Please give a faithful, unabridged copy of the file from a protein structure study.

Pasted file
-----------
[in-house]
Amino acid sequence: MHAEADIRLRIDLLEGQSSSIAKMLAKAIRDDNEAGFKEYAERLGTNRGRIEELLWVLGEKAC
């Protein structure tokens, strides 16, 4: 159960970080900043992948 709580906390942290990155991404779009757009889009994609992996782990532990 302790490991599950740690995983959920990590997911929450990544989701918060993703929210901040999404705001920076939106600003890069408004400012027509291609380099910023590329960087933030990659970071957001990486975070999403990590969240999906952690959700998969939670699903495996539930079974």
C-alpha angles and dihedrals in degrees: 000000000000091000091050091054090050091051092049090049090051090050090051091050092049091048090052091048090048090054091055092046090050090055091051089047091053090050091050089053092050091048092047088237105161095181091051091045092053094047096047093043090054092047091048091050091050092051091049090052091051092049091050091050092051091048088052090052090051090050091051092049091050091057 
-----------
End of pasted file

[in-house]
Amino acid sequence: MHAEADIRLRIDLLEGQSSSIAKMLAKAIRDDNEAGFKEYAERLGTNRGRIEELLWVLGEKAC
């Protein structure tokens, strides 16, 4: 159960970080900043992948 709580906390942290990155991404779009757009889009994609992996782990532990 302790490991599950740690995983959920990590997911929450990544989701918060993703929210901040999404705001920076939106600003890069408004400012027509291609380099910023590329960087933030990659970071957001990486975070999403990590969240999906952690959700998969939670699903495996539930079974």
C-alpha angles and dihedrals in degrees: 000000000000091000091050091054090050091051092049090049090051090050090051091050092049091048090052091048090048090054091055092046090050090055091051089047091053090050091050089053092050091048092047088237105161095181091051091045092053094047096047093043090054092047091048091050091050092051091049090052091051092049091050091050092051091048088052090052090051090050091051092049091050091057 